Many Connecticut residents awoke Saturday morning to start the arduous cleanup in the wake of a storm that ripped though the state Friday evening.

Among the most damaged areas are Farmington and Wethersfield, both of which experienced intense winds, trees toppling into houses, and blocked roadways. Numerous homes in the areas of Church Street and Nott Street in Wethersfield were damaged by hail and falling tree limbs. One home on Church Street was sliced, nearly in half, by a large tree felled by powerful winds.

The town of Wethersfield opened the Pitkin Community Center as an emergency shelter Friday night. Police are advising spectators to stay away from town, as trees and power lines are still causing hazards. The upper parking lot at Silas Deane Middle School has been turned into a makeshift transfer station where residents can bring storm debris for pickup. Governor Rell also visited areas ravaged by the storm Saturday morning.

Farmington High School has also been opened as an emergency shelter, and the Tunxis Meade landfill extended its hours until 3pm for storm debris cleanup. Numerous businesses and homes throughout town were damaged by the storm. On Bond Street in Hartford's South End, several large trees were uprooted by winds and landed on cars and homes.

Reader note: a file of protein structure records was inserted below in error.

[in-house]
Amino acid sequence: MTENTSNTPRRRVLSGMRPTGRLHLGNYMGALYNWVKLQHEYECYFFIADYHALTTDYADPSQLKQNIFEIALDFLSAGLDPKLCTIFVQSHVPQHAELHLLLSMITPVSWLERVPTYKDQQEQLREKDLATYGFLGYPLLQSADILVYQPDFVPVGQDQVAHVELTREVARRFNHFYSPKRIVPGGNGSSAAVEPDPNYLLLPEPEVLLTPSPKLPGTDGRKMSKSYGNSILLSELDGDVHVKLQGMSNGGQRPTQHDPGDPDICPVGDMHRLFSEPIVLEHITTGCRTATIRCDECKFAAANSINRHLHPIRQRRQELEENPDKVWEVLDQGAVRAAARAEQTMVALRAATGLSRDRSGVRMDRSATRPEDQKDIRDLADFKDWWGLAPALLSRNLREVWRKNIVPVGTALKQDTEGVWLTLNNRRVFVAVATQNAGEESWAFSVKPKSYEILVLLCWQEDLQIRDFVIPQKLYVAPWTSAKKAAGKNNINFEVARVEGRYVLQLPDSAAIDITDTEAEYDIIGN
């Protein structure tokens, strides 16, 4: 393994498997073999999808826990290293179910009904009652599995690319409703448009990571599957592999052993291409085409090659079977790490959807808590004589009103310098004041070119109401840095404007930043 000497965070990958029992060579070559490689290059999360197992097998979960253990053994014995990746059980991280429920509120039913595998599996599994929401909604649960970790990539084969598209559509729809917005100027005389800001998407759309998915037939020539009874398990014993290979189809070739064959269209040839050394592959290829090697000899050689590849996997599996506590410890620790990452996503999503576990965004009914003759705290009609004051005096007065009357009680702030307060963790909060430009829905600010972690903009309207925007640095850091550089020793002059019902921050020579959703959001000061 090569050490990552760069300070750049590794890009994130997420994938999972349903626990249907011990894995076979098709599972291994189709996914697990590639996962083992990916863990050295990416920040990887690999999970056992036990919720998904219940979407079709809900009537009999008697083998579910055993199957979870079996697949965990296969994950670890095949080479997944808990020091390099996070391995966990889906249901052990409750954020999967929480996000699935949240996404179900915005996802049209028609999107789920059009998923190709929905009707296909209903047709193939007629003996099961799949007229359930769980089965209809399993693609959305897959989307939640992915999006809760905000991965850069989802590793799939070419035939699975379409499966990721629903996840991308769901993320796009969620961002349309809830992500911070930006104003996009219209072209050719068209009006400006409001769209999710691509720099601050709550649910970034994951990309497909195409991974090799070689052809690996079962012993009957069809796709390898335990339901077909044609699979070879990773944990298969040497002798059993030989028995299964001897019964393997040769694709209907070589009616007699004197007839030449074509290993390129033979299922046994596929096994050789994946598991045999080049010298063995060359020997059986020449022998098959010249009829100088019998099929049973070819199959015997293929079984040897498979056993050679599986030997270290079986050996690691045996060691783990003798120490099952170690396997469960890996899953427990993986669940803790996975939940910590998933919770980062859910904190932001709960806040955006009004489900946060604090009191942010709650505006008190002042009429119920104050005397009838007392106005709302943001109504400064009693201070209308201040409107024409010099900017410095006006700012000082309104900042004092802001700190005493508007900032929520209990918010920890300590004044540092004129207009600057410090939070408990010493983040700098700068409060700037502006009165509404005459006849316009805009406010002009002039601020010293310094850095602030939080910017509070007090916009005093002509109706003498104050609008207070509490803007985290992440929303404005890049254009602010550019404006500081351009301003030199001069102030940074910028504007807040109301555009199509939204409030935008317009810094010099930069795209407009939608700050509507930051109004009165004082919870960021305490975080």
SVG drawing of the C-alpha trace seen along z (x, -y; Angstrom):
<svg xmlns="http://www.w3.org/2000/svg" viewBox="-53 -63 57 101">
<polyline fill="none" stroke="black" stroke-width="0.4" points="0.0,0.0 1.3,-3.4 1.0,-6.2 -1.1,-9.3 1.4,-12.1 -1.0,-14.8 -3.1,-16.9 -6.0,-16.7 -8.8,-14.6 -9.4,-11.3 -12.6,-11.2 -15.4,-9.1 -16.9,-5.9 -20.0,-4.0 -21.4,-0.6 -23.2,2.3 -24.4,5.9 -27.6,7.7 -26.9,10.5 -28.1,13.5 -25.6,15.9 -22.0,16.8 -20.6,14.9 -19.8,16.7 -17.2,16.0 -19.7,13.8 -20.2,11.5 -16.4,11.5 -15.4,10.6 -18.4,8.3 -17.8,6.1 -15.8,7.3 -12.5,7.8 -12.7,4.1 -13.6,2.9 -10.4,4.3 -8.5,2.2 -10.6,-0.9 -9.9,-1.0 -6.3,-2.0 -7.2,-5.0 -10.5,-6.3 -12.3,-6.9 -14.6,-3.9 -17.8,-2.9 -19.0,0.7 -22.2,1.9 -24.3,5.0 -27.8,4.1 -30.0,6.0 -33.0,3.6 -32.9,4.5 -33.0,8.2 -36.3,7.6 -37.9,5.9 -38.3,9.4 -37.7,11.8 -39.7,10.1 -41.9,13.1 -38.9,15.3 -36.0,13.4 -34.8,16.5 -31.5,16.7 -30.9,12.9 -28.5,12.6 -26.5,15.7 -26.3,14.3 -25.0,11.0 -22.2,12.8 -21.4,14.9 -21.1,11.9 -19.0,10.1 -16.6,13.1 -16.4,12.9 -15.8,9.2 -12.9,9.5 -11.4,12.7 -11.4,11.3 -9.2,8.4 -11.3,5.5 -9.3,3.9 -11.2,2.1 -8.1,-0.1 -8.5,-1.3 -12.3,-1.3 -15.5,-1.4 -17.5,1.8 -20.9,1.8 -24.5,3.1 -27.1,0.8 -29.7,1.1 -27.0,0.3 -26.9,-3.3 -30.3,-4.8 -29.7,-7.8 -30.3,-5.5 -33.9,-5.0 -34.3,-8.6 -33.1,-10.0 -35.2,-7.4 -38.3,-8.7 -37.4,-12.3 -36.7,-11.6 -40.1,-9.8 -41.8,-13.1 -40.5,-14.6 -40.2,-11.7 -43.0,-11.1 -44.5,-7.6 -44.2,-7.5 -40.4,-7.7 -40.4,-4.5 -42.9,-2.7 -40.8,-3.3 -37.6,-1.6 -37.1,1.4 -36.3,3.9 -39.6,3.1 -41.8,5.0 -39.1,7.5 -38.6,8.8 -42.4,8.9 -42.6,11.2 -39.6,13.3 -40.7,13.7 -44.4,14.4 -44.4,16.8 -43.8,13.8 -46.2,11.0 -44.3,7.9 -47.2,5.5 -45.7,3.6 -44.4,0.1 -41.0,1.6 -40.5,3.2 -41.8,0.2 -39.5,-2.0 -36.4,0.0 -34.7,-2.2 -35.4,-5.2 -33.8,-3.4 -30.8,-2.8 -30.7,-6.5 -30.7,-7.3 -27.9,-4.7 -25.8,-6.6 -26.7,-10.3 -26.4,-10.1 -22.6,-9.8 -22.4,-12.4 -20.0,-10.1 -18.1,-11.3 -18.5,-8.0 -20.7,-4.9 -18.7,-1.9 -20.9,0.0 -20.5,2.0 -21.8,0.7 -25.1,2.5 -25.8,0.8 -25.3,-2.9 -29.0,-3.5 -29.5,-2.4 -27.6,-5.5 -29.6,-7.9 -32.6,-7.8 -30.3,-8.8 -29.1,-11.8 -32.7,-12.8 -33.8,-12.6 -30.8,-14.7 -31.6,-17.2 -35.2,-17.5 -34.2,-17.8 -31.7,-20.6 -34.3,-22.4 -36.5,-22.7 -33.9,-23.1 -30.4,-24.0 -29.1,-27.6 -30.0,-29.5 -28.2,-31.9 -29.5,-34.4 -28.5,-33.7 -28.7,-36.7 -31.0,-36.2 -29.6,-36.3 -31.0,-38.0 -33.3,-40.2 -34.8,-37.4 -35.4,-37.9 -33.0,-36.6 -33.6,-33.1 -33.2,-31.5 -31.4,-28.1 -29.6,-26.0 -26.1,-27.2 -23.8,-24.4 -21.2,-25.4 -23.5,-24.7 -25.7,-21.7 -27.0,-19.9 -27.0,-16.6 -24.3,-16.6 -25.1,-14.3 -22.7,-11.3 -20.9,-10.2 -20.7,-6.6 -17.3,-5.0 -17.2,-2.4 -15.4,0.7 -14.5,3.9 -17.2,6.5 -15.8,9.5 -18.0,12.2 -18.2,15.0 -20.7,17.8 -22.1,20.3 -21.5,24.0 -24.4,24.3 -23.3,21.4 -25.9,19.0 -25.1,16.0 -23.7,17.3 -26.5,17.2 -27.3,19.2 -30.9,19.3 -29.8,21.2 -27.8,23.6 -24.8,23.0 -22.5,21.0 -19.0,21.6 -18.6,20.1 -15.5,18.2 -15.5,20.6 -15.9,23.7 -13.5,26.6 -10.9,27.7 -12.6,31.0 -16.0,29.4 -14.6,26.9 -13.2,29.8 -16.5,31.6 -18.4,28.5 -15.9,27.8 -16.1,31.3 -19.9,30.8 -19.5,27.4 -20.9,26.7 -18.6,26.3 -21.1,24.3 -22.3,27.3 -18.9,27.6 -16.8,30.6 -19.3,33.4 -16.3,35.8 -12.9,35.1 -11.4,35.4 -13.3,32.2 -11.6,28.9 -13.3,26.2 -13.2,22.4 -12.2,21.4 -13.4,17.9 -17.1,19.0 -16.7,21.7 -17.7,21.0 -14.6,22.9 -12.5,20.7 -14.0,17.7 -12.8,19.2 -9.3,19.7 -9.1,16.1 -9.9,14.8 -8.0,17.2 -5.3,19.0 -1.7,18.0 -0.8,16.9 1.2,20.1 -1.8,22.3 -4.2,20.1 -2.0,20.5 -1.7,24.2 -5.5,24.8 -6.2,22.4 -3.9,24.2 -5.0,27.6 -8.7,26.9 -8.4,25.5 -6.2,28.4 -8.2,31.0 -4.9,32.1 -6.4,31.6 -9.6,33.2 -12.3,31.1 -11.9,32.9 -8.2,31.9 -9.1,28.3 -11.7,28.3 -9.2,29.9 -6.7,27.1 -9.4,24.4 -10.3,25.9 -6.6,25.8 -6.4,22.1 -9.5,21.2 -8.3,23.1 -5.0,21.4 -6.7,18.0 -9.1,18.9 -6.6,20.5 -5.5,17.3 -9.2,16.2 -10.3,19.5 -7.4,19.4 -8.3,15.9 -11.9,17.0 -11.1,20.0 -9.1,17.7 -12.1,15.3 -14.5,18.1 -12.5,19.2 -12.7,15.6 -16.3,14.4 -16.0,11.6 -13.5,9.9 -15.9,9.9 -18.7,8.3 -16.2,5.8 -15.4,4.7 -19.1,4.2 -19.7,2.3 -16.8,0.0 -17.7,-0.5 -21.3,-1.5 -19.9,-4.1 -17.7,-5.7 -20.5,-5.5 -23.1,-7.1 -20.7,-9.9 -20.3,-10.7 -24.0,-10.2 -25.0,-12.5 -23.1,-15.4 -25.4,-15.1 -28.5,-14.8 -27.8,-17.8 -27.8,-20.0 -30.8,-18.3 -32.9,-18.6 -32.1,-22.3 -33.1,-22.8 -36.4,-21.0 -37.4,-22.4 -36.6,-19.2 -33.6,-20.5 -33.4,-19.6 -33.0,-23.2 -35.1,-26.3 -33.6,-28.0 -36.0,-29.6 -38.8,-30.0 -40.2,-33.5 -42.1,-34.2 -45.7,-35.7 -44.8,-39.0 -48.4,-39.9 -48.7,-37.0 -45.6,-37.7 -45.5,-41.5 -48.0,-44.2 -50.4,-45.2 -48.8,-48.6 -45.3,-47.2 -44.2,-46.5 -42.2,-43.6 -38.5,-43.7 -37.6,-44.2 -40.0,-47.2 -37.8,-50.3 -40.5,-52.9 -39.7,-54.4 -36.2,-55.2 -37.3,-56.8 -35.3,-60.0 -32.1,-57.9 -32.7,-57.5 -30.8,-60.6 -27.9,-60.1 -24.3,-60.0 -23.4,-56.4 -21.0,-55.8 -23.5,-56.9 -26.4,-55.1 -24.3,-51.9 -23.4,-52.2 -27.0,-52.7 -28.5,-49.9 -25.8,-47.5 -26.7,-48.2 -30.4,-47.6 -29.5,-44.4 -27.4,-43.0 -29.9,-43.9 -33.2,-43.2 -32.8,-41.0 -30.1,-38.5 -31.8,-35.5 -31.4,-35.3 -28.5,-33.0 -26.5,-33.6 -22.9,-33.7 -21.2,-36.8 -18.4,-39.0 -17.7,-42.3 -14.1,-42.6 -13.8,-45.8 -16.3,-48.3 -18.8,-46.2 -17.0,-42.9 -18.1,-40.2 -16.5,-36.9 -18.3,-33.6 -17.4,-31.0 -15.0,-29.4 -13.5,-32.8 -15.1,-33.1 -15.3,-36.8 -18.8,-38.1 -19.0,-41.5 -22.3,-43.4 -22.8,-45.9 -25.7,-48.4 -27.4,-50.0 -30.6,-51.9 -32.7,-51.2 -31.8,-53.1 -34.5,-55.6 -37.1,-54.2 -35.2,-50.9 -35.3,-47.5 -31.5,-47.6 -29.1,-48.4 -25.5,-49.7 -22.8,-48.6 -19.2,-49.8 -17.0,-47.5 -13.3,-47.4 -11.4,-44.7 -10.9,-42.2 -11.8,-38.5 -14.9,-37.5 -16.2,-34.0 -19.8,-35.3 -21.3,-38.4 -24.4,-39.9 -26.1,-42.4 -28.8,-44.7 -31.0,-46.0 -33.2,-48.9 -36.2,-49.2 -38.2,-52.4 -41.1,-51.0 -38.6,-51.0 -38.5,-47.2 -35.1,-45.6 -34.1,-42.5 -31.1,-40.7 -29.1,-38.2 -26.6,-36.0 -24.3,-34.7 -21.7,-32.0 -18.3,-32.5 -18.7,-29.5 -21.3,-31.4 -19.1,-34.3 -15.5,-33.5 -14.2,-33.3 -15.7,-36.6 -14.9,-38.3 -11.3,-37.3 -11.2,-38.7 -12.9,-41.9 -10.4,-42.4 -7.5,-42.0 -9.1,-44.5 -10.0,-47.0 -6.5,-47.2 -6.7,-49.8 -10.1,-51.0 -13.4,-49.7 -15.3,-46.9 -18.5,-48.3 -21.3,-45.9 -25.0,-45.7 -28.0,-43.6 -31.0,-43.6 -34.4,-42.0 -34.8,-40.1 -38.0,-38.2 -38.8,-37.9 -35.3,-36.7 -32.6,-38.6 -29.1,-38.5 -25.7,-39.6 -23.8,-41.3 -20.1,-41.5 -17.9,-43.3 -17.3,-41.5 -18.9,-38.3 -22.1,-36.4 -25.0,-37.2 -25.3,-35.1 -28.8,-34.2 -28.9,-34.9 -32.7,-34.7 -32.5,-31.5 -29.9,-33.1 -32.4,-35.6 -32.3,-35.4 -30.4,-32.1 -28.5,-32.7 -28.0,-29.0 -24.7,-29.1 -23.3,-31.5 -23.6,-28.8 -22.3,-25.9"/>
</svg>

Towns in southern Connecticut were also heavily impacted by Friday's storm. The East Haven Police Department was struck by lightning shortly after 6:30pm. The Fairfield Police and Fire Departments also responded to at least seven calls related to lightning strikes.

More than half of Farmington and Wethersfield remain without power Saturday morning, and at the height of the storm nearly 40,000 people lost electricity. Along with many local businesses, Westfarms Mall was closed Saturday morning as Connecticut Light and Power crews worked to restore power. The mall reopened around 2pm, however thousands of other customers remain in the dark.

The University of Connecticut Health Center also experienced a power surge that knocked out electricity for several hours. A spokeswoman says the hospital's emergency generator kicked on instantaneously, and there was no disruption to patient care. Normal power was restored to the hospital by Saturday morning.